Whether you got a little careless or carried away with your paint job or are attempting to fix the mistakes of those who came before you, know that doing so is entirely possible, but the exact method may vary depending on the severity of the issue.
Also, keep in mind the damages that may be incurred to your tile during the removal process and plan accordingly.
Consider How Long the Paint Has Been There
Perhaps you have acquired an old house or have been contracted for a job and have no clue how the paint got there, in which case you could benefit from knowing roughly how old the paint is for two reasons.
First of all, the older paint may be more difficult to remove and would, therefore, demand a more aggressive approach. But also consider that the paint may be lead-based, which would mean you need to wear a facemask and potentially take other protective measures to avoid harmful exposure.
Scraping off the Paint
If you notice that the paint is peeling on its own or appears to be coming off with mild scratching, you may get away with scraping it off.
While using plastic scrapers would be ideal to prevent damaging the tile, they may not be strong enough for the job, which is why you will likely need a metal scraper or razor blade to remove the paint effectively.
You should begin in an inconspicuous area of the room, just to see how your tile holds up against the blade. If you can scrape the paint without harming the glossy finish, it should be safe to complete the job this way. If you notice that the blade is damaging to the tile, you may want to proceed a different way.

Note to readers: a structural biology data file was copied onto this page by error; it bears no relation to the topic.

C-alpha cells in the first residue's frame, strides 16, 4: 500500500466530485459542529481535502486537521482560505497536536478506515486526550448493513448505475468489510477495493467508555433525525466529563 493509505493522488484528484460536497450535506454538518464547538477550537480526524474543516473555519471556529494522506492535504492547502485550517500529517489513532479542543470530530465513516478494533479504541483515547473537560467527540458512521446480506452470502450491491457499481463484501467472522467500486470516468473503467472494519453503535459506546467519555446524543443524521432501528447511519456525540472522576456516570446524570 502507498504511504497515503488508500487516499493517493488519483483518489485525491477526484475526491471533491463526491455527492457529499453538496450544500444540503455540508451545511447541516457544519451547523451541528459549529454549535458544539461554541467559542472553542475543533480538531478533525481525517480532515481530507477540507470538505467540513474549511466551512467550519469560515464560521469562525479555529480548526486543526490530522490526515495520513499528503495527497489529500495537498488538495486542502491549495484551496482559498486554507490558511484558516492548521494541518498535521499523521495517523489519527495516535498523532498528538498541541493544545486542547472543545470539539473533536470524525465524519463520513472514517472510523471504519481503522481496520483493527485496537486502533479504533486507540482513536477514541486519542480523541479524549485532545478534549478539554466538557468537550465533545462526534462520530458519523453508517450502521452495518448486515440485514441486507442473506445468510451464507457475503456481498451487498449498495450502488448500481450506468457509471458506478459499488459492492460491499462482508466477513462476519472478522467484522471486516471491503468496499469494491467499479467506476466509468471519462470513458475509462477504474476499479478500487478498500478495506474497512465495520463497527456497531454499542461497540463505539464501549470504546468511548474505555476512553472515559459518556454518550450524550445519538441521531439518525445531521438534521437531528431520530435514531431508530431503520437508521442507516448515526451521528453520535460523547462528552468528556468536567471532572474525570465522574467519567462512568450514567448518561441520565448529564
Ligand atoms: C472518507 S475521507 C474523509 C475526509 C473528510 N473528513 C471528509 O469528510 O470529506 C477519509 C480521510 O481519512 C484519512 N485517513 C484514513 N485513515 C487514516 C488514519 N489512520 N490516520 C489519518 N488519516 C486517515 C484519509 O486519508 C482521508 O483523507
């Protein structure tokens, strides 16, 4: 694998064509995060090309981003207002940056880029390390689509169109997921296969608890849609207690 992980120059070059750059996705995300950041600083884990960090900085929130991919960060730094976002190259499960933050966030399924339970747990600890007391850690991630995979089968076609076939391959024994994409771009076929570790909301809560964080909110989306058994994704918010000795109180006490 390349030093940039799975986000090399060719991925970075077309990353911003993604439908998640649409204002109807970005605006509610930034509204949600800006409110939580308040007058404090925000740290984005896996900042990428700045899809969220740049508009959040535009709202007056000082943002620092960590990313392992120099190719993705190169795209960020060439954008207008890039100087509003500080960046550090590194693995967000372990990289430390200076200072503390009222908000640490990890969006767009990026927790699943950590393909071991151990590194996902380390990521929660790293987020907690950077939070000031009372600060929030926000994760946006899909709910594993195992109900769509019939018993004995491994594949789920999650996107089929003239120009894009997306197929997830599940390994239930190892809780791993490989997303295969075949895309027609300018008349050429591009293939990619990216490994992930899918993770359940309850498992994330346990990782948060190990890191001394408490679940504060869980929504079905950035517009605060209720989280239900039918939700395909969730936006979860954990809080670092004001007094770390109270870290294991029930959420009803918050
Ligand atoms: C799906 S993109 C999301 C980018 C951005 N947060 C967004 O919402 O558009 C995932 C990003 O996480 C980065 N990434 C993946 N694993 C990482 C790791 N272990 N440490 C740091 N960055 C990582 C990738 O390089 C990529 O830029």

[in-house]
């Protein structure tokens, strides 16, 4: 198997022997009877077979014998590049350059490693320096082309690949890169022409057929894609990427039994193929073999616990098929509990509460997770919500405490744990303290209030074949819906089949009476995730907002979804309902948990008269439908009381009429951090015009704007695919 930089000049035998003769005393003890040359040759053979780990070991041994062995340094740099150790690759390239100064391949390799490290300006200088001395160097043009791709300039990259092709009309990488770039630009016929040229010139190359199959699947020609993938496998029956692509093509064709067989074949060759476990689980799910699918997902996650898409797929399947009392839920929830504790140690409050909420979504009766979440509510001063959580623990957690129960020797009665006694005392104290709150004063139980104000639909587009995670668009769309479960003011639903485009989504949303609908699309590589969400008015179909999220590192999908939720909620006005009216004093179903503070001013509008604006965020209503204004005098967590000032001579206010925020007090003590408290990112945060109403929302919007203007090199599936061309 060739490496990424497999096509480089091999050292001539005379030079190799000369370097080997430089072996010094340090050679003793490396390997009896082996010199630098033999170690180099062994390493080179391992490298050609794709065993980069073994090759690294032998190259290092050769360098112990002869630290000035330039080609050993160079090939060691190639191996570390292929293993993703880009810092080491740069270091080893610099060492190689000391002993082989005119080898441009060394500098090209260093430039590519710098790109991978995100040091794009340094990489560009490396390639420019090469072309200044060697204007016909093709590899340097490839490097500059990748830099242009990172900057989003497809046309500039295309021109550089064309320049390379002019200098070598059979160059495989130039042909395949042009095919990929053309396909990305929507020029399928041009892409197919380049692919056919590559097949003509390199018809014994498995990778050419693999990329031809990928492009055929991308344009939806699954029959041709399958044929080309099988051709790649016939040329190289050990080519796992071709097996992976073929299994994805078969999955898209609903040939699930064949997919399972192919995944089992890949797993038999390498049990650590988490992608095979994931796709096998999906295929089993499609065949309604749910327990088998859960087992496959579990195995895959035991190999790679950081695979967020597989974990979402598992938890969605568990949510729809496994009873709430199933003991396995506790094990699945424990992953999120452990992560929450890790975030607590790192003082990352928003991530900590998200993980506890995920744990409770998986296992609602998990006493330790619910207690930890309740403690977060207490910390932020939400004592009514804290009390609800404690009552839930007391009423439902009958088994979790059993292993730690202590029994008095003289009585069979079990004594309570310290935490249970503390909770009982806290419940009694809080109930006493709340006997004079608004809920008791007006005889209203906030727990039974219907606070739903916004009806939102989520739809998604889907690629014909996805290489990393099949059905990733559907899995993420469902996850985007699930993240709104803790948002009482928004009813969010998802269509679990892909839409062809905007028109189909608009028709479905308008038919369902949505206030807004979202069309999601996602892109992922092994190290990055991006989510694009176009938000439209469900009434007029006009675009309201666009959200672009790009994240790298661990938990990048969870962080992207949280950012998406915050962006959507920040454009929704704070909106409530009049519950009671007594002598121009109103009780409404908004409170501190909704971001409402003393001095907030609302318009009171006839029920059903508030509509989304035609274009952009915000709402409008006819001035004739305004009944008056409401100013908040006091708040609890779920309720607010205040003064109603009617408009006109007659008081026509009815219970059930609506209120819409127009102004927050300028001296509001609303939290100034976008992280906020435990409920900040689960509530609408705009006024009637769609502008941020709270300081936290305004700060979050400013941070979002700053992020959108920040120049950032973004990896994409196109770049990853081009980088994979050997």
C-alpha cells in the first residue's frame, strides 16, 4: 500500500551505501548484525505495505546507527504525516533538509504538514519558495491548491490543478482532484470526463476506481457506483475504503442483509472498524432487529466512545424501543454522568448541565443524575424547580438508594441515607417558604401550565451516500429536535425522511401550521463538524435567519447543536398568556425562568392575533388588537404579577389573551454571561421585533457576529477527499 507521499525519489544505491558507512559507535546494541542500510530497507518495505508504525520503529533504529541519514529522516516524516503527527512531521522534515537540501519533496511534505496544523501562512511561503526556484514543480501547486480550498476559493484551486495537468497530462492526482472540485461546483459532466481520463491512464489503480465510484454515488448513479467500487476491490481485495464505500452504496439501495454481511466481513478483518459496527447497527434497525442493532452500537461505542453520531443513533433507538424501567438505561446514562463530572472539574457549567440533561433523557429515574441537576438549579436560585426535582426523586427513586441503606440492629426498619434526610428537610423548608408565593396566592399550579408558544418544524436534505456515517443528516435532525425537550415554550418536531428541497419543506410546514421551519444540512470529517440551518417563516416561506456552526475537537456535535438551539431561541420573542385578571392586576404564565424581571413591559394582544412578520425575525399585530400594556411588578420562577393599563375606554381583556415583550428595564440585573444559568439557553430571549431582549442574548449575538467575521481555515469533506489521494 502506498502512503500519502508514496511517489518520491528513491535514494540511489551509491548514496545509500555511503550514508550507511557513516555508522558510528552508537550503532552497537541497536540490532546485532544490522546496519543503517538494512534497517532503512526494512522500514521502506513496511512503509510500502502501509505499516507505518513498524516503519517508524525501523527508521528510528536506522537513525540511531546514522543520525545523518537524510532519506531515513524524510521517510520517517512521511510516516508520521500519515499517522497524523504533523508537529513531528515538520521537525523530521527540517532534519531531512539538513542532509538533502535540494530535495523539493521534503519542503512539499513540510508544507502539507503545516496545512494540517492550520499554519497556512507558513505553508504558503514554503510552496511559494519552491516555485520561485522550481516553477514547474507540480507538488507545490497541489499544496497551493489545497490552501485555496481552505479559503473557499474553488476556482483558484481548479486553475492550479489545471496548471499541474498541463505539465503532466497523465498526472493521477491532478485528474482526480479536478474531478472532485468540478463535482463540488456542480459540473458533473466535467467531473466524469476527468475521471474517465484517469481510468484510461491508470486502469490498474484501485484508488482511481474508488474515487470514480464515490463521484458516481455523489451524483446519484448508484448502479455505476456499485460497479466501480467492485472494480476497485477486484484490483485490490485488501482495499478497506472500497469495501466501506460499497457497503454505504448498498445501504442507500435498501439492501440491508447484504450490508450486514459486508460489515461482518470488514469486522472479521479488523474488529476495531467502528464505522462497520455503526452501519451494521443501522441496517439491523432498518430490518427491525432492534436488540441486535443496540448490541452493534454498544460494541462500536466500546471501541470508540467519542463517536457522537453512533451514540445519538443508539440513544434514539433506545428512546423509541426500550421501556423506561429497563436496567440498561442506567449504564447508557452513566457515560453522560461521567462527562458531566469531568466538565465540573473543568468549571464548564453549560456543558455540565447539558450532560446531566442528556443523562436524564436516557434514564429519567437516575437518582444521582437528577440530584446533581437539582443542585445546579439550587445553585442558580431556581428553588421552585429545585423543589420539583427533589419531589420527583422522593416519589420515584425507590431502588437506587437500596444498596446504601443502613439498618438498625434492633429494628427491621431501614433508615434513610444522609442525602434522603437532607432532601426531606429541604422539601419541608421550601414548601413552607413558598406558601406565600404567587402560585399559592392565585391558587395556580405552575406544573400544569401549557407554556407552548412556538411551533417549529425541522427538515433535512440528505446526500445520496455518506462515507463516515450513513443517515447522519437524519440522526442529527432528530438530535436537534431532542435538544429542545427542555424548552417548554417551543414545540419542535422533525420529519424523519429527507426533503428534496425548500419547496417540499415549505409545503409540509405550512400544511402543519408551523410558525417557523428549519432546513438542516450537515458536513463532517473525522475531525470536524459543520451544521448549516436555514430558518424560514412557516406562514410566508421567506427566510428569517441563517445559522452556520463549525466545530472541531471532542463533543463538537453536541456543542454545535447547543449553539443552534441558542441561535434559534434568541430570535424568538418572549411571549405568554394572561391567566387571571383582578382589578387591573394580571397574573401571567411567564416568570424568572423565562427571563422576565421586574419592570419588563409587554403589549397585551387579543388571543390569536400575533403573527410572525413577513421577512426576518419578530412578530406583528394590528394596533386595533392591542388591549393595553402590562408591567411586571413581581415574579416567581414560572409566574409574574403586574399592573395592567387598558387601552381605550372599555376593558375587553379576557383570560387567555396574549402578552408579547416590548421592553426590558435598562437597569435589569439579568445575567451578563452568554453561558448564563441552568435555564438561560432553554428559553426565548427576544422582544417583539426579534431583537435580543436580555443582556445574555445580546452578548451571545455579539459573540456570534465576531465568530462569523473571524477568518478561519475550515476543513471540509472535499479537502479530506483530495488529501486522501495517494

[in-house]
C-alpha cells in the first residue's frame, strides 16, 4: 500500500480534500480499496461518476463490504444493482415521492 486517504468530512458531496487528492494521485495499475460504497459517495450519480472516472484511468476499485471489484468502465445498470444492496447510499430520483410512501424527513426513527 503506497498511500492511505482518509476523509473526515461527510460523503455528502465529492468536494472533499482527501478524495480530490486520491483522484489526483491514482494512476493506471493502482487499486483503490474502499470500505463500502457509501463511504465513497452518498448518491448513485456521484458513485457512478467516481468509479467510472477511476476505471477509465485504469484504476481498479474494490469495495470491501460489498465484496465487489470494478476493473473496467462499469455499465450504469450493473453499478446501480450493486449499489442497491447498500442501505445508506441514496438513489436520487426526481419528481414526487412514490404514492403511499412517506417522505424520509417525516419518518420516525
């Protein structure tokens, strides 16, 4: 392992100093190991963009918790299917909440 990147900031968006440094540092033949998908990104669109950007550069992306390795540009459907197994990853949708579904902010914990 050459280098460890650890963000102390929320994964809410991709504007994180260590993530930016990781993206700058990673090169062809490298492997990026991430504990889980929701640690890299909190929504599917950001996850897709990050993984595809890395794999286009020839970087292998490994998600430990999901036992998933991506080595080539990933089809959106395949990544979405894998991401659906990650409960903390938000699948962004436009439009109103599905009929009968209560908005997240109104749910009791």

Heating the Paint
Heating the paint before scraping could dramatically ease the process and prevent damage to the tile. By using a heat gun or some other air-based heating mechanism, carefully heat the tiles, working in small areas and moving slowly along the wall or floor.
As you heat, occasionally scratch the paint until you notice it begin to scrape off easier than before. You may then proceed by scraping at approximately a 45-degree angle and applying slight pressure.
Using a Paint Remover
If heating and scraping aren’t doing the trick by themselves, a paint remover may be the only viable option, though it requires slightly more preparation and care.
When using a paint remover, you want to make sure the room is well ventilated, and you also want to be sure the paint remover is safe for glazed tiles. Begin by cleaning the tiles and testing the paint remover in a hidden area of the room.
Once applied, you should then be able to scrape the paint easily and completely.
Alternative Methods and Cleaning
People have often claimed to find success by using products such as hair spray or rubbing alcohol to remove paint from their tiles.
Whichever method works for you, make sure that once all paint is removed that the tile is thoroughly wiped and cleaned.